From what I remember when I tinkered with a Gravis Gamepad a couple of years ago is there are simply switches that pull the analog joystick x & y positions to various levels, using resistors. So pressing the up button for example looks to the game port like a joystick pushed all the way up.
For auto-fire there is a 555 timer IC configured as an oscillator which simply sends pulses down the fire button input on the game port. A couple of switches control rapid fire on/off and the configuration of the buttons.
The 555 circuit draws voltage from the game port to operate.
A basic game port works by charging a capacitor through each axis and measuring the time it takes to charge or discharge. The lower the resistance, the shorter the time, and thus the smaller the position of the joystick. This was done in the past using a 558 IC (a quad version of the 555 timer), but now days it is usually handled by an I/O controller chip or other circuitry on the motherboard.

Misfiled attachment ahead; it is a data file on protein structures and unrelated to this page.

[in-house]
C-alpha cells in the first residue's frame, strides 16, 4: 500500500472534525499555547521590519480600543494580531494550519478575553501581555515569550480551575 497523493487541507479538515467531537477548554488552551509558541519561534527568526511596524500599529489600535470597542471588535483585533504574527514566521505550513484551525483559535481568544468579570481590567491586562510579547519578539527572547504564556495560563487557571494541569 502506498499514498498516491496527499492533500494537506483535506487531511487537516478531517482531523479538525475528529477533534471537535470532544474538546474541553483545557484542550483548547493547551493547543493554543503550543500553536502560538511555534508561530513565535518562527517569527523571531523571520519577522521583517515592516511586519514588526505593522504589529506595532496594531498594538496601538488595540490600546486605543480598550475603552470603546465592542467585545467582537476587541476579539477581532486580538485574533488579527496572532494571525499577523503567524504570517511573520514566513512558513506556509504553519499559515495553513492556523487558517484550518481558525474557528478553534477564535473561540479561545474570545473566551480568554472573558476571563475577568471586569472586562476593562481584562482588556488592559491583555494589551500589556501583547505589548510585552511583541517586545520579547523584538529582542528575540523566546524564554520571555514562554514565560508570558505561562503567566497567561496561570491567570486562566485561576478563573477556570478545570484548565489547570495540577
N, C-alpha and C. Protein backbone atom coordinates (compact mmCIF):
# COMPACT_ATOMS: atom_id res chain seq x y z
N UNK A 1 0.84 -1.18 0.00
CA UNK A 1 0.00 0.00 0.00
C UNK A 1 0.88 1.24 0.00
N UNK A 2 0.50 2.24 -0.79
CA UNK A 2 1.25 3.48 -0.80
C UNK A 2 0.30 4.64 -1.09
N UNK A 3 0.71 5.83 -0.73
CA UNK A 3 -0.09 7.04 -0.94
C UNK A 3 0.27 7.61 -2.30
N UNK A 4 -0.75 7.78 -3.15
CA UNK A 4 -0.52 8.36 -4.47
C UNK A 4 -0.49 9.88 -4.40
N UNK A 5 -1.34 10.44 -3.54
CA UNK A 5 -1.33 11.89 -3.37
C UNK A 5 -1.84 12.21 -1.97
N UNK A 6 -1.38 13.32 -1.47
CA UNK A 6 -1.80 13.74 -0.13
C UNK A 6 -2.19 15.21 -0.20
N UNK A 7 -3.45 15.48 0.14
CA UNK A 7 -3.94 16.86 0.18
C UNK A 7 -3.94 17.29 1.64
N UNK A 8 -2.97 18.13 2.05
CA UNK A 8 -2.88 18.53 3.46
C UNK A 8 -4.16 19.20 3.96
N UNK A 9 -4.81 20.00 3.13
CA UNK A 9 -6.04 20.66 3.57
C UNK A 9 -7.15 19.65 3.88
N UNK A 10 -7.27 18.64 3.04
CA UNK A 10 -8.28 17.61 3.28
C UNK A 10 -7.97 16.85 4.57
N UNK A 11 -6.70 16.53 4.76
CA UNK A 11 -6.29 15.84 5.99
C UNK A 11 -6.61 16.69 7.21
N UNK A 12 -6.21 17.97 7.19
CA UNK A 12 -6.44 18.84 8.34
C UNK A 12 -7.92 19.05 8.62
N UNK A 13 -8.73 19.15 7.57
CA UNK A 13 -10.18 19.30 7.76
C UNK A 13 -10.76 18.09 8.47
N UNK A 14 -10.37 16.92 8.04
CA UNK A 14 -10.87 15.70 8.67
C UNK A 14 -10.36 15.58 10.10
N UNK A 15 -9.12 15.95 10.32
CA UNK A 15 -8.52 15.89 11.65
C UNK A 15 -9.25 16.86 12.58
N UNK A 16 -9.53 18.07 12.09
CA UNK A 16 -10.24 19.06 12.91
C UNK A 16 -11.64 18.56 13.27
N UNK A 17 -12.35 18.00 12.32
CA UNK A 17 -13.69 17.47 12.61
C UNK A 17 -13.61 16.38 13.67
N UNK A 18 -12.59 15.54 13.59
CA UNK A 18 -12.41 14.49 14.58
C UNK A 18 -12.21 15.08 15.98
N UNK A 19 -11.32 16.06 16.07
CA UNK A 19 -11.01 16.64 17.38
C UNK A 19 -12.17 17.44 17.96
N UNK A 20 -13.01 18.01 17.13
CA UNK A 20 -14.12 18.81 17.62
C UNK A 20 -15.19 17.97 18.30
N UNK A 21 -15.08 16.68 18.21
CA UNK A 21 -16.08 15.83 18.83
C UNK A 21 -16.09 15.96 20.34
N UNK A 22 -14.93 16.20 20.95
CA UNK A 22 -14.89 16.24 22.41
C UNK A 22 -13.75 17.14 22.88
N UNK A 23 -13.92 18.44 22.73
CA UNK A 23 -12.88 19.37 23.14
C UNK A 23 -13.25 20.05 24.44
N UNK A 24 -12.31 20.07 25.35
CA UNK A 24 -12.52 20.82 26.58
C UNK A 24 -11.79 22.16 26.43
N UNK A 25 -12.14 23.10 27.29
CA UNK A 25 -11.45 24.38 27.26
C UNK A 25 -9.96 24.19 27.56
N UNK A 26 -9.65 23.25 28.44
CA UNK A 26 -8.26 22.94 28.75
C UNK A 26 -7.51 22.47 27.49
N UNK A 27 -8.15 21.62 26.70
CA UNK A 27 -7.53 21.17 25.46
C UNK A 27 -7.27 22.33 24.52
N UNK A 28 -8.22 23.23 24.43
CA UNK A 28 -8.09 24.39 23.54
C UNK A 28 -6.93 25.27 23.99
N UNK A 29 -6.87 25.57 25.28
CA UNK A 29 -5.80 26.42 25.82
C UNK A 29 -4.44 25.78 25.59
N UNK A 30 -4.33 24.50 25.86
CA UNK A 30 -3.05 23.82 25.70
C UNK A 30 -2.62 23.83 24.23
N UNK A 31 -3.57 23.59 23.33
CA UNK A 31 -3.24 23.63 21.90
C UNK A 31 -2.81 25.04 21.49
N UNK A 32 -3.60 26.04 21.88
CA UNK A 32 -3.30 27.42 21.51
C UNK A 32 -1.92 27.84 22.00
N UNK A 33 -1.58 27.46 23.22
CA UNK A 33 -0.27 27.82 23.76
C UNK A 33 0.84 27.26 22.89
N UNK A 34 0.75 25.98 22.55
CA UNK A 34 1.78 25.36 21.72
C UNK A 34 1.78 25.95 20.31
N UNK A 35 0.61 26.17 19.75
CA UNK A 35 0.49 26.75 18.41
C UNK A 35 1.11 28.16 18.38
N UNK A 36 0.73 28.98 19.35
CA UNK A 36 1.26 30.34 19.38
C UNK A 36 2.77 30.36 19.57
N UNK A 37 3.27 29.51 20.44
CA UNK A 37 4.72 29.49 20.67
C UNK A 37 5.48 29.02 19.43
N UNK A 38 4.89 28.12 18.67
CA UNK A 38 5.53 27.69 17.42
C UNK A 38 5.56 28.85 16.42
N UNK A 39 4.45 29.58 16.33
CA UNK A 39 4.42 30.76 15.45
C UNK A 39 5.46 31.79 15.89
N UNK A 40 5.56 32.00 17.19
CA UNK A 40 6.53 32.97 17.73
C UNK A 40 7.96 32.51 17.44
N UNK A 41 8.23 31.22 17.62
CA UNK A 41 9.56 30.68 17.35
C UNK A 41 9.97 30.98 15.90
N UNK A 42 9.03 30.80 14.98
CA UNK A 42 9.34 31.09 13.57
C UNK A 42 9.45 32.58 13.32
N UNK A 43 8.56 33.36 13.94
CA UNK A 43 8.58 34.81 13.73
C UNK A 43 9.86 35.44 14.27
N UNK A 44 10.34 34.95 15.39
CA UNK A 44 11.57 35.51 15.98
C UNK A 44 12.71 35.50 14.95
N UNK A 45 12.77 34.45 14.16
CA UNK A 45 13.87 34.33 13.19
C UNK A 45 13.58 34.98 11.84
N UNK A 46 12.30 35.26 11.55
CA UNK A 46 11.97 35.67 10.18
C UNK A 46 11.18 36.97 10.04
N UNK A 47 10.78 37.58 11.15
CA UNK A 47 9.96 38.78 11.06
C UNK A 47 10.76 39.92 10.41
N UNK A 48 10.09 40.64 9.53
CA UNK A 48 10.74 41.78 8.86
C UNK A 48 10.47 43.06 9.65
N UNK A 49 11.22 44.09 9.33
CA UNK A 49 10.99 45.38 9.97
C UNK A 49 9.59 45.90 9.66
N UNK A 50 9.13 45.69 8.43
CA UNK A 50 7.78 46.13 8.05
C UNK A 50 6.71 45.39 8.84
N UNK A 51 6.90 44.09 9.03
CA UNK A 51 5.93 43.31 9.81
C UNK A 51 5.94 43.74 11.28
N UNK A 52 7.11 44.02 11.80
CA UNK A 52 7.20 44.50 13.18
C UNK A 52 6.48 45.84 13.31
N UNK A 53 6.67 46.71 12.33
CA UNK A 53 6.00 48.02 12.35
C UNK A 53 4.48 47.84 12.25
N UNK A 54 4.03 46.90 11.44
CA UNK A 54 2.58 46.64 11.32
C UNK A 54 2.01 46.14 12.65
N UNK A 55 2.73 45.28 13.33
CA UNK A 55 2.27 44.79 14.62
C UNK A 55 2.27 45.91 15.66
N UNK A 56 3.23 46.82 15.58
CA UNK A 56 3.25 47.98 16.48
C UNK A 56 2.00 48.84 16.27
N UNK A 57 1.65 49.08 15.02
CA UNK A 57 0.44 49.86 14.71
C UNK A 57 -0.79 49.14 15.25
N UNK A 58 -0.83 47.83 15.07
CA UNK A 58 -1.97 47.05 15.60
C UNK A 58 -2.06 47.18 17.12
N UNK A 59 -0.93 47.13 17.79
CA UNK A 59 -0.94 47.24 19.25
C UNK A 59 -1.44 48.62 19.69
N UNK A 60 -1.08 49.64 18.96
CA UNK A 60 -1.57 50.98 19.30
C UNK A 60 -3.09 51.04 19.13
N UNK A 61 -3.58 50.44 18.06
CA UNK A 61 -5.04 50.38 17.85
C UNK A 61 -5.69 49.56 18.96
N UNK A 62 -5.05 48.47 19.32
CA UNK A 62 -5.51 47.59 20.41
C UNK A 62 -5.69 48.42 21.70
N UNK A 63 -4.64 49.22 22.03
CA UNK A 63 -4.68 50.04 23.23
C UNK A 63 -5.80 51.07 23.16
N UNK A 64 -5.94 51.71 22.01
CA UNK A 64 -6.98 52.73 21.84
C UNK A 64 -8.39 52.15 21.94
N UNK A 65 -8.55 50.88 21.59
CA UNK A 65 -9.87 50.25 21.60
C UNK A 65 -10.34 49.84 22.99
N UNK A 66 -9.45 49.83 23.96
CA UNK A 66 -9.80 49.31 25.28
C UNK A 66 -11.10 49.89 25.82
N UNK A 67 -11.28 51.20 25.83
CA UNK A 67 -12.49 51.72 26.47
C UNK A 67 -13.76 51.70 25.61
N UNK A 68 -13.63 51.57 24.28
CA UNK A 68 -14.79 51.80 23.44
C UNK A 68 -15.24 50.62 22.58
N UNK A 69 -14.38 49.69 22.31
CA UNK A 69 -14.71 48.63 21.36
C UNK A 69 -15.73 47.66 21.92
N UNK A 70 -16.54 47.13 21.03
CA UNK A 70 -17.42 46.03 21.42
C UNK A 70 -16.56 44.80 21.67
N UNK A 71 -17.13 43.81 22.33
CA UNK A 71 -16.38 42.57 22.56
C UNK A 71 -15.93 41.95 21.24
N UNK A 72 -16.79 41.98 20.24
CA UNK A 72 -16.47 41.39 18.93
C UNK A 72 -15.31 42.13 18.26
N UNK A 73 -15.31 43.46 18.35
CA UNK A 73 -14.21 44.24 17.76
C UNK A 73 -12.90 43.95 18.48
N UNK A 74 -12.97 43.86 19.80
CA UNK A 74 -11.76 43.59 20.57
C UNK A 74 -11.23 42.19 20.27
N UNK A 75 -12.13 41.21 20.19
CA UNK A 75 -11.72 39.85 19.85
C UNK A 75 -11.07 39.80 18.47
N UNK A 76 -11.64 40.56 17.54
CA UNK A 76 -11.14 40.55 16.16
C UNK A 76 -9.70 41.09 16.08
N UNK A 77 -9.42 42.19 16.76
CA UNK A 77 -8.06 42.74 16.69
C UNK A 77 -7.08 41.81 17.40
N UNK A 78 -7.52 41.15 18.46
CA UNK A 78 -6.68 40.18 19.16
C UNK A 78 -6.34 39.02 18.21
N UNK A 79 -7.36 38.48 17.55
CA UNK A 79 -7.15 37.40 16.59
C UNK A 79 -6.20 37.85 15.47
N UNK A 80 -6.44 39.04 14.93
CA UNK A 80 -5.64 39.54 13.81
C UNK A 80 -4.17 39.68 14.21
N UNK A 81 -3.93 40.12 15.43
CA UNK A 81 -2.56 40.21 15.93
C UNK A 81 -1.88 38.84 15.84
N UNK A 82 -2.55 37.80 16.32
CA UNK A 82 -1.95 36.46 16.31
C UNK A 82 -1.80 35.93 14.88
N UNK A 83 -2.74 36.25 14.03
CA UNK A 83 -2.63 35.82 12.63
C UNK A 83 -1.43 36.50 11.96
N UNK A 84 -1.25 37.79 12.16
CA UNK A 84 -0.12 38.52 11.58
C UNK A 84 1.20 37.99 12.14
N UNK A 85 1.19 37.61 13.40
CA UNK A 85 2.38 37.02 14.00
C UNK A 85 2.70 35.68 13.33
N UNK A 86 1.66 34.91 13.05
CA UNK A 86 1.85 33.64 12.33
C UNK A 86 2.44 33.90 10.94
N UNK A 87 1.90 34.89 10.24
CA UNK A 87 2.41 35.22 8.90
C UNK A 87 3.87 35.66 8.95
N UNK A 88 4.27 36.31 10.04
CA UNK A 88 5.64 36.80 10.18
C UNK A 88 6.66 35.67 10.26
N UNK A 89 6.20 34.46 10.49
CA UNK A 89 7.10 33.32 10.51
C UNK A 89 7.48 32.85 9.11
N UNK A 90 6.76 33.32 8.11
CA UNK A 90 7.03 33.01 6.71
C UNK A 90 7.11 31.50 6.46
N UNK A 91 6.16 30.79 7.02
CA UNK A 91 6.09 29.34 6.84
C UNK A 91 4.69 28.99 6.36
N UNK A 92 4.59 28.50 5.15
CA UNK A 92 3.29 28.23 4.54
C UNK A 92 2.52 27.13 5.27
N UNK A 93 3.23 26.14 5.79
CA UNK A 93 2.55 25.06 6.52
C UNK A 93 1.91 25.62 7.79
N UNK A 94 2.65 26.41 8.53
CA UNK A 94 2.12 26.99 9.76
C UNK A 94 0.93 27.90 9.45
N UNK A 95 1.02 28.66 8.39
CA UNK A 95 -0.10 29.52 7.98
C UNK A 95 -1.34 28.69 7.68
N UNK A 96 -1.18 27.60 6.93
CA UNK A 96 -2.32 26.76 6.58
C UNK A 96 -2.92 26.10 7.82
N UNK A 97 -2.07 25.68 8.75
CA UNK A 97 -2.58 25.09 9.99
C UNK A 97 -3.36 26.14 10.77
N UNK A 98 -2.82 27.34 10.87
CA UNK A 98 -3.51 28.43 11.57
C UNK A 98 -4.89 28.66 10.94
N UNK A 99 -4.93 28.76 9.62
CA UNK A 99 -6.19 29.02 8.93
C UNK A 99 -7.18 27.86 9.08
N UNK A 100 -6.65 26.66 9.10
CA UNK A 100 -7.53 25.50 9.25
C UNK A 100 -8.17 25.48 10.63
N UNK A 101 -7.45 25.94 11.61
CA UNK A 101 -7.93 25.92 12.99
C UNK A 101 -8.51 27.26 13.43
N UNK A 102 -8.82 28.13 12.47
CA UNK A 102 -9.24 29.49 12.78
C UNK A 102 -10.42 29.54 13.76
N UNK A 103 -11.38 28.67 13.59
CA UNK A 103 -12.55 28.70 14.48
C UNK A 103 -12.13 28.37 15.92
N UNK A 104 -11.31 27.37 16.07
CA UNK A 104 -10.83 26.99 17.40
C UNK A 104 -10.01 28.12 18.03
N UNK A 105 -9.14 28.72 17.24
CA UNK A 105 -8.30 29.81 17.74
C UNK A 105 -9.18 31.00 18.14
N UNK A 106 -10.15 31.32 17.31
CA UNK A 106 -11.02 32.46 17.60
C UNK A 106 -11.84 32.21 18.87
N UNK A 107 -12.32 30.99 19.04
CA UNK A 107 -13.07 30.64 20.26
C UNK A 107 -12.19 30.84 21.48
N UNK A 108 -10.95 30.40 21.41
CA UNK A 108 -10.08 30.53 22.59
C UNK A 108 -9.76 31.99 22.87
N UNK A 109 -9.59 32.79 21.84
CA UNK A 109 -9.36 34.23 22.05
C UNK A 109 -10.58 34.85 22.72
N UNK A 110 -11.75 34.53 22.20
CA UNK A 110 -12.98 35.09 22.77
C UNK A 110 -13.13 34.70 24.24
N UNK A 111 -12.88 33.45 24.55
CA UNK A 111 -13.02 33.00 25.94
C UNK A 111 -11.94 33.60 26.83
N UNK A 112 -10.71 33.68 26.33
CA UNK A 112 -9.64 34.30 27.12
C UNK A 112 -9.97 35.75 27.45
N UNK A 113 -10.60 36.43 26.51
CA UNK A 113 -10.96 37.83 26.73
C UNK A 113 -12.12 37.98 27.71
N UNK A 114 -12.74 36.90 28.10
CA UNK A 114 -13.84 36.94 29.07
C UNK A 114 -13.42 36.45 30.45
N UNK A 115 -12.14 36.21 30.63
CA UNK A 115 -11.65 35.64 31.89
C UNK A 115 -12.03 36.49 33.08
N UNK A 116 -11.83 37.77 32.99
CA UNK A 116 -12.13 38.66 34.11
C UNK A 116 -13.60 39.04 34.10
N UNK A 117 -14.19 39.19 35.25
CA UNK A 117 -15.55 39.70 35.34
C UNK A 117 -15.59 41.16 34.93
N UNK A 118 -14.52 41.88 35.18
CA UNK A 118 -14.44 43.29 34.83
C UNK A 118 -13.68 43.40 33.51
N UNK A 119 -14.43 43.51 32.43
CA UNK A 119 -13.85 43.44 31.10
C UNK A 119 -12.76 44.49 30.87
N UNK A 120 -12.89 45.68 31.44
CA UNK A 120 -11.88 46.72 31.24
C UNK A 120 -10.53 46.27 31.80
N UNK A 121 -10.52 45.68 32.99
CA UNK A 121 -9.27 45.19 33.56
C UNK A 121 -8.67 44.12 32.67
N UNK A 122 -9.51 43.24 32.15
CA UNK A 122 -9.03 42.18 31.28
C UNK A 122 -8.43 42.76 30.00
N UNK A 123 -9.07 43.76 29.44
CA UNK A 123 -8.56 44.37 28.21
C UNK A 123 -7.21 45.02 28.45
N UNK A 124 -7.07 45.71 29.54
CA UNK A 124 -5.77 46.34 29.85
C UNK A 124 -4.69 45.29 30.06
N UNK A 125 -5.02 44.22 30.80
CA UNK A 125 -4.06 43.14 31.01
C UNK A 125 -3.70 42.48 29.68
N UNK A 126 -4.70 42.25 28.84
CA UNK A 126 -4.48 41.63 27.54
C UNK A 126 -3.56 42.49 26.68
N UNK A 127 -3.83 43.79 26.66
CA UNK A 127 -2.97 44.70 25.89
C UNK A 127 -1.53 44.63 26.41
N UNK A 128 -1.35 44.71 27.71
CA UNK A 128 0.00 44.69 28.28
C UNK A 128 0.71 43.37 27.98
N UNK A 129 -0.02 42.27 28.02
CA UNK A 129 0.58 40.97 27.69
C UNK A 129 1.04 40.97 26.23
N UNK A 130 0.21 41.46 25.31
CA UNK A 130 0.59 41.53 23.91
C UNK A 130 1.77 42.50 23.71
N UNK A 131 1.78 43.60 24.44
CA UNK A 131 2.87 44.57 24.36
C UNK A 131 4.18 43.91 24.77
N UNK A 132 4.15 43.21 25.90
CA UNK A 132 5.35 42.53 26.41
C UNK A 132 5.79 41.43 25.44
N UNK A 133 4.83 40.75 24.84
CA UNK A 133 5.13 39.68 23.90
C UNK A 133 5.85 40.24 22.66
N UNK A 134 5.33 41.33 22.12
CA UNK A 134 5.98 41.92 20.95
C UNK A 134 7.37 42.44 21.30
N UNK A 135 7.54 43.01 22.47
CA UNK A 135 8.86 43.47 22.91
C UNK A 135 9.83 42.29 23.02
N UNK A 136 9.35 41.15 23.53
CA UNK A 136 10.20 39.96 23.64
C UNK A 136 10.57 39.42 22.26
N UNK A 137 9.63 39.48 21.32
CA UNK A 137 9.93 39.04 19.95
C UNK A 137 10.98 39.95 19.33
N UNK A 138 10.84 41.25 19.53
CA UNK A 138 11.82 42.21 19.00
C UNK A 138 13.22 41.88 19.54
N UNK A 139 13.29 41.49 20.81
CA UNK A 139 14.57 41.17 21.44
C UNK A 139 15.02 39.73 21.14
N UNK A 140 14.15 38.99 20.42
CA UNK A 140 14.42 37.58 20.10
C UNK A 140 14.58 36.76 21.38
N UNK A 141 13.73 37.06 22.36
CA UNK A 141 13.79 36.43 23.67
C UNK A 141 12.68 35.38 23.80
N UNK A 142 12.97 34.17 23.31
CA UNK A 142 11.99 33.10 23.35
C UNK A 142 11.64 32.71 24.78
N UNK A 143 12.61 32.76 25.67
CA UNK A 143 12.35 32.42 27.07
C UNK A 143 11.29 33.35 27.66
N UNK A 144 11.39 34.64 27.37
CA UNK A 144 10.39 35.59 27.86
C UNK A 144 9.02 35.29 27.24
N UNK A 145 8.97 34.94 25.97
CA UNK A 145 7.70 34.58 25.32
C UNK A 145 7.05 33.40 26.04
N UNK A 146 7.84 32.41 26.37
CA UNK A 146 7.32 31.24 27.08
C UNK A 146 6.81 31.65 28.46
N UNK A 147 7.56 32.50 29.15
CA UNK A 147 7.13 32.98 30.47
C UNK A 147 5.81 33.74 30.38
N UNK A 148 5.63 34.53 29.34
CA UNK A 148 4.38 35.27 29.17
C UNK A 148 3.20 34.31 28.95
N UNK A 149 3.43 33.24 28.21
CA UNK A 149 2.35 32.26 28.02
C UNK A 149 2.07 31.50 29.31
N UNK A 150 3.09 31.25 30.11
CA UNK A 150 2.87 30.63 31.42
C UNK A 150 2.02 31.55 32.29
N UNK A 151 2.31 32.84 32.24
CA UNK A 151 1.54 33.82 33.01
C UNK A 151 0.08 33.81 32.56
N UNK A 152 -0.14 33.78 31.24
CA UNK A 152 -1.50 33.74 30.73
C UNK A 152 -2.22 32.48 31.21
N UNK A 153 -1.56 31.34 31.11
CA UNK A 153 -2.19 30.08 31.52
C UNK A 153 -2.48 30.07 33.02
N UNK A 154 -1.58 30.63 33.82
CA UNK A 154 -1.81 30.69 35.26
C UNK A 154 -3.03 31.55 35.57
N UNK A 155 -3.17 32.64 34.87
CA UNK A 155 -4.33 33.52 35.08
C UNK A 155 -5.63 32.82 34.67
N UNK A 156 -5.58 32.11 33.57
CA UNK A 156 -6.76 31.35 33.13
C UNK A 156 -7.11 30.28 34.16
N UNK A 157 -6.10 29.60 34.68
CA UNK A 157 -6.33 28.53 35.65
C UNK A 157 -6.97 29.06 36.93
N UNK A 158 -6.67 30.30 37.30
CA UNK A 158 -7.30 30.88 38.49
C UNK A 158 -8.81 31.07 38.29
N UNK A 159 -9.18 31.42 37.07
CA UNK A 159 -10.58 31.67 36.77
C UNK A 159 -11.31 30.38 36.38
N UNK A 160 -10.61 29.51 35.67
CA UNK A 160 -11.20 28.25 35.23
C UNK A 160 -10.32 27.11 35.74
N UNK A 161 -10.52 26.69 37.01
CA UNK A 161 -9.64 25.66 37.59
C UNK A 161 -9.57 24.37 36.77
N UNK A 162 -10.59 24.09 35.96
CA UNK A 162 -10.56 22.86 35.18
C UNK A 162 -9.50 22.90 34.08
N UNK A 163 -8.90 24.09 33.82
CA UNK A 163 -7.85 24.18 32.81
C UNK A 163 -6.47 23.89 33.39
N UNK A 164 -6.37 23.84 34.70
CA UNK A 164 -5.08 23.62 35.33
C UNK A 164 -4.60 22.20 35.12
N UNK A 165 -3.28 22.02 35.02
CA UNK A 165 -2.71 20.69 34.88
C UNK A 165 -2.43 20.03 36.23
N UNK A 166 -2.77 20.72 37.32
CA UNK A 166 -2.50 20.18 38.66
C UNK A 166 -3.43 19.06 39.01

There's more involved, but this is some basic info.
Hmm. what would I wnbat to do with a reverse engineered gamepad. For one, Im going to reduce the size , mahbe only have 4 buttons (volume and track advance) and put them directly into the dash somewhere. It would look more professional
make your life significantly easier. get a keypad (just the numbers portion of the keyboard), try putting it in the sun glasses holder. i have one just to the left of the steering wheel, it works perfect!
The thing is, someone else want me to do it. they have a cellphone key-pad in their dash. I thought if would be sick to rewire the keypad into the dash. And no, I have made no progress what-so-ever with my limited electronic knowledge